Las Vegas, Dec 4 : Shocked at the US government's decision to award USD 10 billion Pentagon Cloud project to Microsoft despite being the favourite, Amazon Web Services (AWS) CEO has now targeted Satya Nadella-led tech giant with criticising its licensing practices and making a pitch for open-source Linux operating system over Windows.
Quoting IDC numbers that in 2020, about 80 per cent of the workloads deployed will be Linux workloads, Jassy in his keynote address at 'AWS re: inven' conference here said customers are not so keen about having one company's operating system any more.
"We see a lot of monetisation decisions around moving windows to Linux. And this has been happening for several years now. There's such a vibrant community around Linux and we're finding that all the features and all the security things happen much quicker than with OS like Windows," Jassy told the gathering on Tuesday.
Surprisingly, Jassy did not attack Microsoft Azure directly, but rather focused on the 3.7 trillion enterprise IT market where Microsoft is the leader.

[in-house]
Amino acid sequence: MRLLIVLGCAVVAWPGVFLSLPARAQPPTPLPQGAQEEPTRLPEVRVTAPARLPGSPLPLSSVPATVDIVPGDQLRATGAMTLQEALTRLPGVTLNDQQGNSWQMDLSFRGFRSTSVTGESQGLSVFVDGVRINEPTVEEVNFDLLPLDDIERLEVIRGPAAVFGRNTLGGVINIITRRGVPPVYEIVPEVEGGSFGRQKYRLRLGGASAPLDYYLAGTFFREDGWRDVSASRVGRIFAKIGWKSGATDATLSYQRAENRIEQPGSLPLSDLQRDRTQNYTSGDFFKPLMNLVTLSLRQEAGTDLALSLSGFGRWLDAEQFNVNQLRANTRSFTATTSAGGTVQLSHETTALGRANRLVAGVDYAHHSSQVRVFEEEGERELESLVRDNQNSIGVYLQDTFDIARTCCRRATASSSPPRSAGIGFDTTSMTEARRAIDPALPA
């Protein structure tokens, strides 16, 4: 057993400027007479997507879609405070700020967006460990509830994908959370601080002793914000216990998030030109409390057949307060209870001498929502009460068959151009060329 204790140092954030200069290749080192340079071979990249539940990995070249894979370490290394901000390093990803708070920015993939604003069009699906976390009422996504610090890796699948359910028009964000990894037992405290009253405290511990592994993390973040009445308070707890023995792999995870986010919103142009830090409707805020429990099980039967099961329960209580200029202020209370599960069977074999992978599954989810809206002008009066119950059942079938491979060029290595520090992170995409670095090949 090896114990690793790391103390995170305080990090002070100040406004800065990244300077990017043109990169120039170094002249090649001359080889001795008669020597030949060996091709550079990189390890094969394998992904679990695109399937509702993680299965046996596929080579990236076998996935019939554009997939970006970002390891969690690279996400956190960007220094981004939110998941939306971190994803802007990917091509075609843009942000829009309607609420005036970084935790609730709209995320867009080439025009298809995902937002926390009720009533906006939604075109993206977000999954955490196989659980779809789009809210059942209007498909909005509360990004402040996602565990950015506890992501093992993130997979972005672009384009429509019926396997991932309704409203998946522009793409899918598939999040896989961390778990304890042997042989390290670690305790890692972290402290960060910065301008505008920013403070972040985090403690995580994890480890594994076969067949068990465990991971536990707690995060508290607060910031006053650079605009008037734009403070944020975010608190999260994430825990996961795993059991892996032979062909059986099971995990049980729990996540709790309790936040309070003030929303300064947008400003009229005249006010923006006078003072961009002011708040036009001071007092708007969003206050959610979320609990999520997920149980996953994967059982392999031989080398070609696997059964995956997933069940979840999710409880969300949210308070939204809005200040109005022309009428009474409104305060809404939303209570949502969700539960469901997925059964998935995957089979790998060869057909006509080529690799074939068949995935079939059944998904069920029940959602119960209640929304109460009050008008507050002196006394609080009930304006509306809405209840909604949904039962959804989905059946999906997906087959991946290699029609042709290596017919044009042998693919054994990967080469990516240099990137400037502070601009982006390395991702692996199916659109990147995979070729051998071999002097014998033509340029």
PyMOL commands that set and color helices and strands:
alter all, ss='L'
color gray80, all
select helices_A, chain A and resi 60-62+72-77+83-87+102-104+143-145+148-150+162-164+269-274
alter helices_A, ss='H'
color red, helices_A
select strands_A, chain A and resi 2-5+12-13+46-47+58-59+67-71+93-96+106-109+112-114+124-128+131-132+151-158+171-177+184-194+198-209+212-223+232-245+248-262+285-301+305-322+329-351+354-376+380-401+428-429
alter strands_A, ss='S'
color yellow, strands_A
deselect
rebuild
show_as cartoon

He attacked Windows and SQL Server software in the Cloud using existing licenses.
"If you look at Windows, 57 per cent of Windows in the cloud runs on AWS operating system rather than Azure. You see this return to the ways of old from Microsoft where they're not prioritising what matters to you guys, the customers. People are sick and tired of being pawns in this game," the AWS CEO emphasized.
AWS is currently a $36 billion business for Amazon. AWS has garnered 47.8 per cent of the global market for Infrastructure as a Service (IaaS) while Microsoft is just around 15.5 per cent, according to Gartner.
Rattled by the US government's decision, the Amazon's Cloud arm has already filed a lawsuit challenging the Department of Defence's move.
AWS lost the JEDI (Joint Enterprise Defence Infrastructure) contract on October 25 that will provide enterprise level, commercial Infrastructure as a Service (IaaS) and Platform as a Service (PaaS) to support Department of Defence business and mission operations.
US President Donald Trump, who has been a critic of Amazon and its CEO Jeff Bezos over the company's tax arrangements and the reportage in The Washington Post owned by Bezos, got involved during the bidding process, saying the government was looking at the contract after "getting enormous complaints" from the competitors.
In a conversation with CNBC at the AWS event, Jassy said that JEDI Cloud contract was not adjudicated correctly.
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